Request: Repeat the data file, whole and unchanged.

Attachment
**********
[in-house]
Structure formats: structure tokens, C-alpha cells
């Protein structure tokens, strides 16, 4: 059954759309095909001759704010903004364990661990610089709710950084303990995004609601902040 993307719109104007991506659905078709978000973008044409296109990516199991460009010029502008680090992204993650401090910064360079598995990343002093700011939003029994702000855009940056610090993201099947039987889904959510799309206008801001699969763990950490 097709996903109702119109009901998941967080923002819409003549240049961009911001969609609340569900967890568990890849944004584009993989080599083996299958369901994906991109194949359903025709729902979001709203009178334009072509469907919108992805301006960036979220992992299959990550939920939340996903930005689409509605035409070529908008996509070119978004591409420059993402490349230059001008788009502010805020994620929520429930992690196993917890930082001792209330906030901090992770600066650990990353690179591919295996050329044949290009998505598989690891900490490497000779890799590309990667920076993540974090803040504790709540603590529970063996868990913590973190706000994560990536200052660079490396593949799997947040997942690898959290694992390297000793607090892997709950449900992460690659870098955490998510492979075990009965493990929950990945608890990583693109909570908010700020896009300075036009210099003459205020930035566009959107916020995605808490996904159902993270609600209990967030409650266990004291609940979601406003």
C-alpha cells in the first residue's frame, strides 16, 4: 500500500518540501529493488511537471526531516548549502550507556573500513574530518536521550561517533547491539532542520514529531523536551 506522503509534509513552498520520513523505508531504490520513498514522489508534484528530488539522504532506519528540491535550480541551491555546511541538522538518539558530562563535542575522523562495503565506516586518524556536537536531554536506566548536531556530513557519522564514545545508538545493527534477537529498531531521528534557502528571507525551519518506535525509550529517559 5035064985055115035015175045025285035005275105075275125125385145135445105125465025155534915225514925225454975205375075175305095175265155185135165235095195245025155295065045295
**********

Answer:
[in-house]
Structure formats: structure tokens, C-alpha cells
């Protein structure tokens, strides 16, 4: 059954759309095909001759704010903004364990661990610089709710950084303990995004609601902040 993307719109104007991506659905078709978000973008044409296109990516199991460009010029502008680090992204993650401090910064360079598995990343002093700011939003029994702000855009940056610090993201099947039987889904959510799309206008801001699969763990950490 097709996903109702119109009901998941967080923002819409003549240049961009911001969609609340569900967890568990890849944004584009993989080599083996299958369901994906991109194949359903025709729902979001709203009178334009072509469907919108992805301006960036979220992992299959990550939920939340996903930005689409509605035409070529908008996509070119978004591409420059993402490349230059001008788009502010805020994620929520429930992690196993917890930082001792209330906030901090992770600066650990990353690179591919295996050329044949290009998505598989690891900490490497000779890799590309990667920076993540974090803040504790709540603590529970063996868990913590973190706000994560990536200052660079490396593949799997947040997942690898959290694992390297000793607090892997709950449900992460690659870098955490998510492979075990009965493990929950990945608890990583693109909570908010700020896009300075036009210099003459205020930035566009959107916020995605808490996904159902993270609600209990967030409650266990004291609940979601406003």
C-alpha cells in the first residue's frame, strides 16, 4: 500500500518540501529493488511537471526531516548549502550507556573500513574530518536521550561517533547491539532542520514529531523536551 506522503509534509513552498520520513523505508531504490520513498514522489508534484528530488539522504532506519528540491535550480541551491555546511541538522538518539558530562563535542575522523562495503565506516586518524556536537536531554536506566548536531556530513557519522564514545545508538545493527534477537529498531531521528534557502528571507525551519518506535525509550529517559 5035064985055115035015175045025285035005275105075275125125385145135445105125465025155534915225514925225454975205375075175305095175265155185135165235095195245025155295065045295